After the deathly events that transpired in Marked in Death, with the Elders mass-murdering so many humans in revenge for the Others deaths caused by the Human First Movement, Etched in Bone brings a slower proceedings to this world. The pacing faltered at times, leaving this book anti-climatic, but still enjoyable to fans of this series. It brings a conclusion to Meg and Simon that friends of mine and myself have been waiting for with baited breath and a whole lot of nervousness.
The Lakeside Courtyard has the eyes of the Elders upon them. The Elders are sorta like Big-Brother, watching every moment between humans and others, which will decide the fate of how much Namid’s teeth and claws will allow humans to navigate the world. Simon is uneasy and has serious misgivings after the Elders order him to allow Monty’s brother to cause mischief–and worse–as an experiment inside the Courtyard. Not only does Jimmy bring trouble, but he brings a lot of pain and danger to everyone in the courtyard, with Monty doing his best to try and keep his family together and safe.
Marked in Flesh I struggled with at times, which I’m so sad to be writing. For one it took me a long time to read the book, whereas I glommed the previous installments. I suppose I was looking for something bigger and more epic after Marked in Flesh, but this book is quieter in tone that shows the conclusions of previous events in micro details that sometimes left me feeling a little bored. Too many details of small world-building that verged on info-dump. Another big issue of mine was Jimmy. Jimmy was so over-the-top bad that I really found it hard to read his POV.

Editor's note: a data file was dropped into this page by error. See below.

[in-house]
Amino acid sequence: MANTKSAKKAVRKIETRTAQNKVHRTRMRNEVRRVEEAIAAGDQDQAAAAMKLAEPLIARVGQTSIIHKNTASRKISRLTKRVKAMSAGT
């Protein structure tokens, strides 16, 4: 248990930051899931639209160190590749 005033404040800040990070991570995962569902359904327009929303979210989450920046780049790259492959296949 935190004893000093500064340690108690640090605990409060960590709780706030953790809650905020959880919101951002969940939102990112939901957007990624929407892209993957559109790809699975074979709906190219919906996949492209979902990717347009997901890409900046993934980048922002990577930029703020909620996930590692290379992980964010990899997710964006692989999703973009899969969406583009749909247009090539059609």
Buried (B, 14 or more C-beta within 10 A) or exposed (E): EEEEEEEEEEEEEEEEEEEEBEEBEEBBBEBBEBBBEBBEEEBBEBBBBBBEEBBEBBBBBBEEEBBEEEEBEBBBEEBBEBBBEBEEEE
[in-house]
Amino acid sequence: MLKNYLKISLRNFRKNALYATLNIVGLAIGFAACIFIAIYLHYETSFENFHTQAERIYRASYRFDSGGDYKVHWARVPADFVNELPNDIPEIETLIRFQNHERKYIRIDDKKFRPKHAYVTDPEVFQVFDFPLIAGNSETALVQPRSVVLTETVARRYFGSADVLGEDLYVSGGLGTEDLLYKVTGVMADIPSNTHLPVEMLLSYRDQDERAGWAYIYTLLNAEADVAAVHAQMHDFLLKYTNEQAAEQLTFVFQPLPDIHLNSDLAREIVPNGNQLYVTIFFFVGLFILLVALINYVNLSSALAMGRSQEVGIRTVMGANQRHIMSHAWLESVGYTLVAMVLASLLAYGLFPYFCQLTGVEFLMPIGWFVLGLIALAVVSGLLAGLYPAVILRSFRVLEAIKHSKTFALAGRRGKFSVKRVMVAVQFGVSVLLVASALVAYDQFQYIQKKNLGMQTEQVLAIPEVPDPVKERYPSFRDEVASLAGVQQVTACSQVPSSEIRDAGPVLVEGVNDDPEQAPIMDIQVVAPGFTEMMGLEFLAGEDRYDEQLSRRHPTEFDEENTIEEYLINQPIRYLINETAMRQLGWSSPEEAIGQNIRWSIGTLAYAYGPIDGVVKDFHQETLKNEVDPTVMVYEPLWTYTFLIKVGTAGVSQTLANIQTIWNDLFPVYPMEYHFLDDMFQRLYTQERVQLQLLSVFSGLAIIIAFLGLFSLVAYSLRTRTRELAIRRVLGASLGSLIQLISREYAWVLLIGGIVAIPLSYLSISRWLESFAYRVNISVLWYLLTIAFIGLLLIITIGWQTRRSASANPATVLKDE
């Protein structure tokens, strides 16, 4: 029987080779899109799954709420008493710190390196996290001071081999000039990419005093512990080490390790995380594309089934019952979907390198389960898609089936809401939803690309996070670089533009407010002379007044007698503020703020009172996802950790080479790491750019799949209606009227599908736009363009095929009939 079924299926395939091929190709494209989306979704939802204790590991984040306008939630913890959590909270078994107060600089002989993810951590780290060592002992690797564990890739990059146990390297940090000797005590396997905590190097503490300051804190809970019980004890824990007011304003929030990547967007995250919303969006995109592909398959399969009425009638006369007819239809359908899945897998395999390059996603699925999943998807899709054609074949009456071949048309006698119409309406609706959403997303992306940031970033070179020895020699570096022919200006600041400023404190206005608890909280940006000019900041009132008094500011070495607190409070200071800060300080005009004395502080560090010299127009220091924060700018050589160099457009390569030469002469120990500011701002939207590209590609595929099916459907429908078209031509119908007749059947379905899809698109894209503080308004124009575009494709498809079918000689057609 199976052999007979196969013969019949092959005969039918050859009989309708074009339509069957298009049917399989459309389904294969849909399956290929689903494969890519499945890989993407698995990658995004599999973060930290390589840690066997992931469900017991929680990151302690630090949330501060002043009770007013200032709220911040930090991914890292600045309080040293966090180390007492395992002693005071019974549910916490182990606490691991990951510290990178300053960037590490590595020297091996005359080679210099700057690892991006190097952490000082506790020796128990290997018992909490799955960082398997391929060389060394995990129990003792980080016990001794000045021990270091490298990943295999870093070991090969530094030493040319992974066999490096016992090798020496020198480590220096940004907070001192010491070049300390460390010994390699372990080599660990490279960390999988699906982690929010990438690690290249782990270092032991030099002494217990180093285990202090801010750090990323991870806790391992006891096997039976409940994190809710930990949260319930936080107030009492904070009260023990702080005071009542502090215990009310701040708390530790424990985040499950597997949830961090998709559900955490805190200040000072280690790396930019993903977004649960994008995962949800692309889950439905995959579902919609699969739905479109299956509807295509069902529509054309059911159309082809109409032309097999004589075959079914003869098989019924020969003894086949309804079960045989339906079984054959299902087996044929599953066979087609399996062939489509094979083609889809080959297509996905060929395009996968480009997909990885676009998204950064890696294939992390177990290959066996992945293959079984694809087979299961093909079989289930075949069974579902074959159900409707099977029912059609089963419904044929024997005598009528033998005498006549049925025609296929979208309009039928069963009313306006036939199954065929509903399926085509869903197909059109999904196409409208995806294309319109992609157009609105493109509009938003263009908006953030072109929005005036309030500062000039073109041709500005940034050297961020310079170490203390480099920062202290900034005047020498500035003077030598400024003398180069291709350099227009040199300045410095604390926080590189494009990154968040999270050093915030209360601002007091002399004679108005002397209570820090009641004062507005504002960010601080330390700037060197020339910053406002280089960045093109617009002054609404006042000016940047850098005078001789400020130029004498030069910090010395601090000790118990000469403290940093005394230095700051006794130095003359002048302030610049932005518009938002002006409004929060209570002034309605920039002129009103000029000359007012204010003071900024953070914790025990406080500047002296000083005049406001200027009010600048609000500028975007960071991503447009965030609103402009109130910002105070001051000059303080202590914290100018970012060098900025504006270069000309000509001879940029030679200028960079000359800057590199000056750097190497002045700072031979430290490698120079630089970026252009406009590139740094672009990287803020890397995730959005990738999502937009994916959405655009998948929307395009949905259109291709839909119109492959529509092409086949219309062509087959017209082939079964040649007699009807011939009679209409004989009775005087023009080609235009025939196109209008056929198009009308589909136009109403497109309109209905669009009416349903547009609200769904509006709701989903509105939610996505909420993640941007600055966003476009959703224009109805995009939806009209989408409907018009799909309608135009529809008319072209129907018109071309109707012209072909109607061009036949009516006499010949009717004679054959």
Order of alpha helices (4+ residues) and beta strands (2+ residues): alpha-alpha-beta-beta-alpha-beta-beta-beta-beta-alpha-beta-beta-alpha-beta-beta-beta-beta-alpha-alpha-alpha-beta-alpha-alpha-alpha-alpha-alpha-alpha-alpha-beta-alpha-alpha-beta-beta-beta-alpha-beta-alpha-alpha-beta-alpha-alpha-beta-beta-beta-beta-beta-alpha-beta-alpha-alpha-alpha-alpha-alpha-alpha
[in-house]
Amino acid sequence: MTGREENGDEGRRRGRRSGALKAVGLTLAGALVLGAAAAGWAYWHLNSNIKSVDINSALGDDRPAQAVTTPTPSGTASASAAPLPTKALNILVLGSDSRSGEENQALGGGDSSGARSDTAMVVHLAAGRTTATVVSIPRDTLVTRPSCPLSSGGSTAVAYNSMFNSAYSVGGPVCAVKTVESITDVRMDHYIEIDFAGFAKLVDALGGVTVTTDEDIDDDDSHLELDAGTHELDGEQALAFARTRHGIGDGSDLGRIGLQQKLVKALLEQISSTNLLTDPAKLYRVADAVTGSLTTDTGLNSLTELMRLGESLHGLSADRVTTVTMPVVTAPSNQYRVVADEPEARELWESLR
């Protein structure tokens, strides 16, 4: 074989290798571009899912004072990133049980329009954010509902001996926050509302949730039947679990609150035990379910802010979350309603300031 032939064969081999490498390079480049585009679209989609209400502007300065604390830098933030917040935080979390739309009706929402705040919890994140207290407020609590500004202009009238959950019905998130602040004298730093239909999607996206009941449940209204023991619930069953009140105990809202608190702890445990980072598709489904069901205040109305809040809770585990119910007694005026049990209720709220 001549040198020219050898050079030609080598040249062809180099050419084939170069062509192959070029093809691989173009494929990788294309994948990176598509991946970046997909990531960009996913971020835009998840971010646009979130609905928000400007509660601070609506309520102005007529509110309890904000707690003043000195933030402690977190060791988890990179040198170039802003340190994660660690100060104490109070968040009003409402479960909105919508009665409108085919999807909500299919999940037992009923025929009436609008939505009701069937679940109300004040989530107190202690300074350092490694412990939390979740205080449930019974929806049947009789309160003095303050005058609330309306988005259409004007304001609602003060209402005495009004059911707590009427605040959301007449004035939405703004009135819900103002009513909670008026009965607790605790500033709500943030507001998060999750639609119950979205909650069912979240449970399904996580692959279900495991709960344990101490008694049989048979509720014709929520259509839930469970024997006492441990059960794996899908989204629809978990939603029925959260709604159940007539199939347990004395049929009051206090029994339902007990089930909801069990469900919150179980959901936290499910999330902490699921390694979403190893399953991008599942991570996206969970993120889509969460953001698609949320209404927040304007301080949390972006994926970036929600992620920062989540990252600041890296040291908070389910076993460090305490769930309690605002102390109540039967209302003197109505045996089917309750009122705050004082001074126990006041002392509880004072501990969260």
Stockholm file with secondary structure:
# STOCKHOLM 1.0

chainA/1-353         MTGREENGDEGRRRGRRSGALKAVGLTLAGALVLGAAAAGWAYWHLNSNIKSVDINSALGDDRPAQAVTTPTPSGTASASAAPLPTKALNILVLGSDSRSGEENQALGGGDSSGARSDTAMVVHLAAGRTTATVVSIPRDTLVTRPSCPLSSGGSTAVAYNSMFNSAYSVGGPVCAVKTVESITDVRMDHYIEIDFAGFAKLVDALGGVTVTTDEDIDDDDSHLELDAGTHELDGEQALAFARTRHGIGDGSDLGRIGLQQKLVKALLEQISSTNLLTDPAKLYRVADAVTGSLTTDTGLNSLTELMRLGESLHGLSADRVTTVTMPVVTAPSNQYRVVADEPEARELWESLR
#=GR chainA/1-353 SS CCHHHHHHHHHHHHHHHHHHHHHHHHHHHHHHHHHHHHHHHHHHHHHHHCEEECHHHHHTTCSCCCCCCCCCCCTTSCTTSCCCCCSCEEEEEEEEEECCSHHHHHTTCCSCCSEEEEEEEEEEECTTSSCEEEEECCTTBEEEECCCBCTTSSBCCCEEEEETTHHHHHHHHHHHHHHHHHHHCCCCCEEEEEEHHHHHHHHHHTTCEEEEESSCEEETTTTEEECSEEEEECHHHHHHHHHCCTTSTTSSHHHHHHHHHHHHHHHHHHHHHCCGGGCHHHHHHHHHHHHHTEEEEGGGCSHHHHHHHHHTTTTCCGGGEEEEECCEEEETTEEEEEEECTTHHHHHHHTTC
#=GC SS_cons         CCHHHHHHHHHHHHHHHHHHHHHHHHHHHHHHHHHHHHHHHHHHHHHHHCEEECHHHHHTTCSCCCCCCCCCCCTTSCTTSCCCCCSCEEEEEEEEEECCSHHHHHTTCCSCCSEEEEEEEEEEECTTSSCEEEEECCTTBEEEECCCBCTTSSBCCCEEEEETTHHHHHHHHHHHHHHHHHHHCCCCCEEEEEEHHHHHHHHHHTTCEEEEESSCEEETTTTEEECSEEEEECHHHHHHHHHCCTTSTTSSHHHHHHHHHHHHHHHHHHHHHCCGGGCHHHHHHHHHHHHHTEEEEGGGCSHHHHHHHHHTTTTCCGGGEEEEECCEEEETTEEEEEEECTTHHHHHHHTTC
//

Meg doesn’t seem to realise the danger of what is going on in the courtyard and there is a disconnect between her and Simon for a little part of the book. Meg is still learning the ways of tarot reading and she’s getting better at it, but the urge to cut will most likely always remain with her for the rest of her life. There’s not much that happens in this book with Meg until the very end. It’s mostly Monty’s brother causing trouble and the world readjusting itself. Though a message that runs through this series is how humans never learn and still keep making the same mistakes time and time again. Which is all too believable.
So while I had issues with this book, there are still many things to love–and those are the characters and the bond and friendship they have built, especially the exploding human fluffballs which have become part of the Courtyard pack. Another storyline that is resolved is the romance between Meg and Simon. I’m not gonna beat around the bush and be coy. I was super happy with how things ended between them, though I wished it had been a stronger thread throughout the book. Bishop also never lets you forget that the Others aren’t human. Bishop lulls you into thinking everything is going so nice and swimmingly and then BAM. She reveals the darker and primal instincts of the Others that makes you squeamish and reminds you they have no hesitation in thinking of humans as meat lol.
The ending was more action-paced and the bad guy gets his comeuppance in Others fashion. While I was somewhat disappointed in this book, I have loved the journey Anne Bishop has given to us and I’m so happy there is an upcoming spin-off novel. I don’t know if this is the last story of the Courtyard, but I really hope Bishop returns. I so want Vlad to have his own book and to see more of Meg and Simon.
I give Etched in Bone a B-